Two weeks ago I presented my session entitled “Squeezing Top Performance from Your Virtualized SQL Server” at the SQL PASS Summit in Charlotte, North Carolina. One comment that I made during my presentation that seemed to spark some debates is how I normally enable the ‘Lock Pages in Memory’ feature of SQL Server as part of my default build template unless a good reason exists not to do so. This recommendation contradicts other expert opinions from some of the people that I greatly respect and admire. I have continued to receive emails asking me to debate and weigh the pros and cons of this, and I’ll present my reasons why I enable it by default, as well as why or why not you should enable or ignore this setting in your environment.
First, let’s dig into this setting a little deeper. Then we will work on the reasons specific to your environment and application that you might help you to want to enable or ignore the setting.
Lock Pages in Memory (or LPIM) became a standard setting for SQL Server installations with the introduction of 64-bit SQL Server 2005. Occasionally SQL Server would be forced to page out large quantities of memory randomly because of memory pressure from within Windows Server. When this action would take place, SQL Server’s performance would be temporarily reduced, and usually caused very negative affects to the application performance. Windows would instigate this action because of memory pressure, usually from background application activity or memory leaks in applications or drivers.
Enabling LPIM simply instructs SQL Server to ignore the request from Windows to give up memory.
SQL Server is designed to attempt to keep fetched data pages in memory for as long as possible to reduce disk I/O. If that data that is normally read from memory is now back on disk, the performance impact is that it takes much longer to complete the task, all while driving up disk activity. The community has been torn as to when and why to enable this feature for quite some time, and there never will be a “right” answer to this riddle.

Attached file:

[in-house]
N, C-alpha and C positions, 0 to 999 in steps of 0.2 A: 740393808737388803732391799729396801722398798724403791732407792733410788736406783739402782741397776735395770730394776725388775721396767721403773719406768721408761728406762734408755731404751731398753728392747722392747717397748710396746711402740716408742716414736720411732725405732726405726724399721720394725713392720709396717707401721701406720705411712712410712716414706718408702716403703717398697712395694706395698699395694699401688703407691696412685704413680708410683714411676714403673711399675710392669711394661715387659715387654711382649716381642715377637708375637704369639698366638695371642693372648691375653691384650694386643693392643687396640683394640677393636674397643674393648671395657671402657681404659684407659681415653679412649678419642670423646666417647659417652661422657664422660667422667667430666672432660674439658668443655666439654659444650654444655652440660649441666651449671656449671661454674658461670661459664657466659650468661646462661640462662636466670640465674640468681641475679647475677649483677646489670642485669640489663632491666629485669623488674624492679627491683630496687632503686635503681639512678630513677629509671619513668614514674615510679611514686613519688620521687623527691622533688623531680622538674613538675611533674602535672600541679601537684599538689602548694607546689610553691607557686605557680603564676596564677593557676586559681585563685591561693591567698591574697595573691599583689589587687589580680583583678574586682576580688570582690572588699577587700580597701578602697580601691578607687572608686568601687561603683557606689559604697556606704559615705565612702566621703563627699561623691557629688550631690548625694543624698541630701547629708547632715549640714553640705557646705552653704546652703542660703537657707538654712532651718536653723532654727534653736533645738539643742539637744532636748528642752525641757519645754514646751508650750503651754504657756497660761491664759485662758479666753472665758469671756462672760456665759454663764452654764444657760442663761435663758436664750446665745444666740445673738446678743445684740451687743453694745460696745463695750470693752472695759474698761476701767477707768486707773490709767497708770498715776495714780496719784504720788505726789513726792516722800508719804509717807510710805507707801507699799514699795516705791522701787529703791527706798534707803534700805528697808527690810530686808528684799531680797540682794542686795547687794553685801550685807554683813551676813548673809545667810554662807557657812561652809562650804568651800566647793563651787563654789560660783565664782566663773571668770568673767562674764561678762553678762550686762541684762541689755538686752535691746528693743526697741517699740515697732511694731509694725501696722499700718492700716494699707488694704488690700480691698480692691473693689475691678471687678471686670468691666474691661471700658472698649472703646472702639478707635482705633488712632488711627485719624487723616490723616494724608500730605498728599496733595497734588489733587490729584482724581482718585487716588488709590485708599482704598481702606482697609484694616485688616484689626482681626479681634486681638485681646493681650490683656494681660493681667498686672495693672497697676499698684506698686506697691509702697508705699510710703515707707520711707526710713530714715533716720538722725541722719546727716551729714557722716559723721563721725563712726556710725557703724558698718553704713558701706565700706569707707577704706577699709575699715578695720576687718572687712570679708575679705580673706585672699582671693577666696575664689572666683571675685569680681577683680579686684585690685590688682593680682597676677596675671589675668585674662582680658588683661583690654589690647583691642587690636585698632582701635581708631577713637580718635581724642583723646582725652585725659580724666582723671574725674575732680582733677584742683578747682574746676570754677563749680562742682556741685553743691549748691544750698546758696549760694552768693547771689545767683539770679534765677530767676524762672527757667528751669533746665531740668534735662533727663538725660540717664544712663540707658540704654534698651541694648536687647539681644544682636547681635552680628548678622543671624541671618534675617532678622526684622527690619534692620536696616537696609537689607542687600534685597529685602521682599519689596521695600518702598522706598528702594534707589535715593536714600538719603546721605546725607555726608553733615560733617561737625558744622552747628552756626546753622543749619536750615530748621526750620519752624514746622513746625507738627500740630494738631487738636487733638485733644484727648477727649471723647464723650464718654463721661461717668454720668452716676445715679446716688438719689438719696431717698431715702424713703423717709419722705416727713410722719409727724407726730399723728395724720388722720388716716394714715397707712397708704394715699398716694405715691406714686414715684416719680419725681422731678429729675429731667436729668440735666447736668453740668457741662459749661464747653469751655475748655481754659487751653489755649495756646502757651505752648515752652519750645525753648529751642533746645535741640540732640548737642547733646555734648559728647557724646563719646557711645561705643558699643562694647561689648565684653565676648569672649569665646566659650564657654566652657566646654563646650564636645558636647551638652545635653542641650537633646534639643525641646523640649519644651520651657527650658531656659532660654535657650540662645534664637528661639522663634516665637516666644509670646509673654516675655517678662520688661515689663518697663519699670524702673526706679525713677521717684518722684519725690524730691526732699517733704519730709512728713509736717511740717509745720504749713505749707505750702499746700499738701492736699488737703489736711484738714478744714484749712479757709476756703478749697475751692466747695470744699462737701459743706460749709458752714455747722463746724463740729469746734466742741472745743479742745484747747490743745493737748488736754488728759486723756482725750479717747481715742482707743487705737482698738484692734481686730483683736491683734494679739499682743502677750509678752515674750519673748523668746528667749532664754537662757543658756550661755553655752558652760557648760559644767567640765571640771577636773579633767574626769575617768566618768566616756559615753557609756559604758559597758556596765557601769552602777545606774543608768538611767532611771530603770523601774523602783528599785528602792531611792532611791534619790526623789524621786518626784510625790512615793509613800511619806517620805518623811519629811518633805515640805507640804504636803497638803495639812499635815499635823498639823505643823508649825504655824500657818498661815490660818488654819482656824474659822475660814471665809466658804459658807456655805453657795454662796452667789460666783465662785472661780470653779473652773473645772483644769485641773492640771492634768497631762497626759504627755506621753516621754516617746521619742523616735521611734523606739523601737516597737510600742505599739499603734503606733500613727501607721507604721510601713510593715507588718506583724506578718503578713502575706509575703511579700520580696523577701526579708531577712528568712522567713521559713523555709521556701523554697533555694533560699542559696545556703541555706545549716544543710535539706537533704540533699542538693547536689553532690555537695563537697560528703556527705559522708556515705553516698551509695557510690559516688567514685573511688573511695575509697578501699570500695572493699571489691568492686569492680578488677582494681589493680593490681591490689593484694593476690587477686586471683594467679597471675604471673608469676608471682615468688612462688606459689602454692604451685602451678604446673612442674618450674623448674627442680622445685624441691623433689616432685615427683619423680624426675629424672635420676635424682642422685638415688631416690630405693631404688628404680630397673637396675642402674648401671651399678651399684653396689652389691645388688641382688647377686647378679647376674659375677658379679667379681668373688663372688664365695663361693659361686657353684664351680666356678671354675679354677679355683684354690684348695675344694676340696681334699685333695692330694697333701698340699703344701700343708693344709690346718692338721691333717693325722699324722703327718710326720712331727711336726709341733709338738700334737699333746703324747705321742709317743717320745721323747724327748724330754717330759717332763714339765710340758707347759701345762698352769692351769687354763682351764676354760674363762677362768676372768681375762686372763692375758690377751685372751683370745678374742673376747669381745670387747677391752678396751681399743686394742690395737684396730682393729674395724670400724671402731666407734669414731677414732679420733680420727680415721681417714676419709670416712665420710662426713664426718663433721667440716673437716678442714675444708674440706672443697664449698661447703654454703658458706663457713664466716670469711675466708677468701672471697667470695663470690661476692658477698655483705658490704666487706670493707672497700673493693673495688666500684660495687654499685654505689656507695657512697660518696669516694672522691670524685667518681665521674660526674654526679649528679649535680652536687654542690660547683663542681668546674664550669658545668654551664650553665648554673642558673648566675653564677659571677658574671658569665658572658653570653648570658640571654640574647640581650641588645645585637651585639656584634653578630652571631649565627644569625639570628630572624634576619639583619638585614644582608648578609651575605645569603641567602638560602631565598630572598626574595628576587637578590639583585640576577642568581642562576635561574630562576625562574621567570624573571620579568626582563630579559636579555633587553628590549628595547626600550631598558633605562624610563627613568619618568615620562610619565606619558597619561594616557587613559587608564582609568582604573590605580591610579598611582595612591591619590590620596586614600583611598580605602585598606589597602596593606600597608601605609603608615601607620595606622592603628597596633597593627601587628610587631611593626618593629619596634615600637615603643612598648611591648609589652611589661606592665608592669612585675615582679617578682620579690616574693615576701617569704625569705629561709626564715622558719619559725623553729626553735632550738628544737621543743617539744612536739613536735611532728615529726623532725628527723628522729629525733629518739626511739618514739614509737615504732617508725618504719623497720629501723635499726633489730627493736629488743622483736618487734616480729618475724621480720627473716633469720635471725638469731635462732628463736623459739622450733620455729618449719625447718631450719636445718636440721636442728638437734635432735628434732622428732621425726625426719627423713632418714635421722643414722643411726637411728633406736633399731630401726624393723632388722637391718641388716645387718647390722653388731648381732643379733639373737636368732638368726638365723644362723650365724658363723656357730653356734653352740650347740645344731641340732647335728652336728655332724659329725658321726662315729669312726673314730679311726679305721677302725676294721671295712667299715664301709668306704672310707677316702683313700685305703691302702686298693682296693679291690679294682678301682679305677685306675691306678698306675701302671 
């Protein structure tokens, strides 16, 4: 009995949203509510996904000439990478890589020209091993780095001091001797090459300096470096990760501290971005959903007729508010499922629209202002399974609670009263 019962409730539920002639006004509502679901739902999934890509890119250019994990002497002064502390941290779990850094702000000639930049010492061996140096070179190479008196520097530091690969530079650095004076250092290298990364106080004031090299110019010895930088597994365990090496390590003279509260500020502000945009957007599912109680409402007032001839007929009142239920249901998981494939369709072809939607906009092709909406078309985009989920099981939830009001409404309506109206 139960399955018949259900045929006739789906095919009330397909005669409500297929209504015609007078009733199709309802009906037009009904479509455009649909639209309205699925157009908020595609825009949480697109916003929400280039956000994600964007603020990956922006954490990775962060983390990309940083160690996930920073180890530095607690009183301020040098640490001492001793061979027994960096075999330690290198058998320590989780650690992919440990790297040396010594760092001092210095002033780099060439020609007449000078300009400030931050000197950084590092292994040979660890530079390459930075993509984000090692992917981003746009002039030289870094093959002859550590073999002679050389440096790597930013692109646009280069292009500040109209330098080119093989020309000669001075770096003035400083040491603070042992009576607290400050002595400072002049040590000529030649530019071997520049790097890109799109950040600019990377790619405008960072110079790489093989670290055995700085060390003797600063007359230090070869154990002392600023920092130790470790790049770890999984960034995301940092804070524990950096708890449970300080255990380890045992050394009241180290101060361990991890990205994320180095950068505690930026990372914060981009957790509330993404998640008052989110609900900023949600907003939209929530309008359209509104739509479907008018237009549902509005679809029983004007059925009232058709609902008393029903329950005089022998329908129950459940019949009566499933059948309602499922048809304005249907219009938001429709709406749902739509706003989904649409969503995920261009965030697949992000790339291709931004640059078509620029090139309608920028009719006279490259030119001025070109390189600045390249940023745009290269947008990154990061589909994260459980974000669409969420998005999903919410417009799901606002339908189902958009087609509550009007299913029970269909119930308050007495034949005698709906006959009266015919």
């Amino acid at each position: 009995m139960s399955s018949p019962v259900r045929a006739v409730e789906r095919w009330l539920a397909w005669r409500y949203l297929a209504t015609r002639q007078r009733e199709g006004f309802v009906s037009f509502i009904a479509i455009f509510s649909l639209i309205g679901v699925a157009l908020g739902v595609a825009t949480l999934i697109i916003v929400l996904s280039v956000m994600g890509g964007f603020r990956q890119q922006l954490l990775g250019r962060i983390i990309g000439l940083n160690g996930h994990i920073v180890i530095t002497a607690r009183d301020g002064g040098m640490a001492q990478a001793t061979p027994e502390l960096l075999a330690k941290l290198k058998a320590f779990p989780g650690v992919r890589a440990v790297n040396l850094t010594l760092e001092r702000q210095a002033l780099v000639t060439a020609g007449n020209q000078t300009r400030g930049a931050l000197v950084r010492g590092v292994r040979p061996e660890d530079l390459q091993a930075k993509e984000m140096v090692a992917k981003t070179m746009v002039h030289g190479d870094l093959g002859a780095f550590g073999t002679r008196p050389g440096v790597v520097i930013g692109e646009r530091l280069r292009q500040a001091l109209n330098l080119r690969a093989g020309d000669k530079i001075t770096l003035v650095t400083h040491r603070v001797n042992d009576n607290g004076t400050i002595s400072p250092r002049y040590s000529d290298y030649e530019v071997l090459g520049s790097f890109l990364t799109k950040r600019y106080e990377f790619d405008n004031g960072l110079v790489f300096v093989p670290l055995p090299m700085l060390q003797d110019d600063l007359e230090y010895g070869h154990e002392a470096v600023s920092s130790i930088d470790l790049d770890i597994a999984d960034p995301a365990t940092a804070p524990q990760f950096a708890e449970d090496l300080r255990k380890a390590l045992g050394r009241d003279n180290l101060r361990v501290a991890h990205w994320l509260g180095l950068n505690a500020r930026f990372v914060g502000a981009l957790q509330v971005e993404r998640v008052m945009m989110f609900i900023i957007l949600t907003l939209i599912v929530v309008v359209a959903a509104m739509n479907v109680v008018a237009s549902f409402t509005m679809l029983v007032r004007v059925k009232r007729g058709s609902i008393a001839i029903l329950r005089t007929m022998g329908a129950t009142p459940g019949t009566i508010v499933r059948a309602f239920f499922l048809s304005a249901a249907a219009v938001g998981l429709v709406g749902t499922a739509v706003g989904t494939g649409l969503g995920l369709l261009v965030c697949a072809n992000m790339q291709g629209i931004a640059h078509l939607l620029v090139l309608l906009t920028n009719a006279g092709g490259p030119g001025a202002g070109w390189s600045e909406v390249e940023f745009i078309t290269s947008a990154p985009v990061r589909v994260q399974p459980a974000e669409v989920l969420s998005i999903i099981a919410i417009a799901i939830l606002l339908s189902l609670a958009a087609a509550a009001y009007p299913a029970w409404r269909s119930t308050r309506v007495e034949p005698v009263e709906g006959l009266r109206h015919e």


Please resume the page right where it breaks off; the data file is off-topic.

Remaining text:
However, understanding your environment and your system performance characteristics can help you determine the right setting for your application.
Now Introducting Virtualization
Now, let’s say your key SQL Servers are all virtualized under VMware vSphere. I leave out Microsoft Hyper-V here because Hyper-V will not let an administrator overcommit memory on an individual host. Dynamic Memory is different, and I will cover that in an upcoming post.
VMware vSphere has the ability to allow the administrators to overcommit a host’s memory resources. To translate with an example, an administrator can provision virtual machines configured with 100GB of cumulative allocated memory while the host they reside on only contains 64GB of memory, and the VMs will all turn on successfully.
However, if all of the virtual machines approach that 64GB of memory actually used on the host, the hypervisor detects this limit and starts to turn on features designed to maintain the host’s availability. One of the most disruptive features is VM memory ballooning. Ballooning forces Windows to start swapping some of it’s memory that is in use. The feature is installed as a driver with the VMware Tools, which is a standard for VMware-based virtual machines. Ballooning is triggered when the host reaches a level of memory overcommitment where it must reclaim memory in order to keep the host operating. Slow performance is better than downtime, right?
More information can be found on the way VMware handles memory resources in this PDF.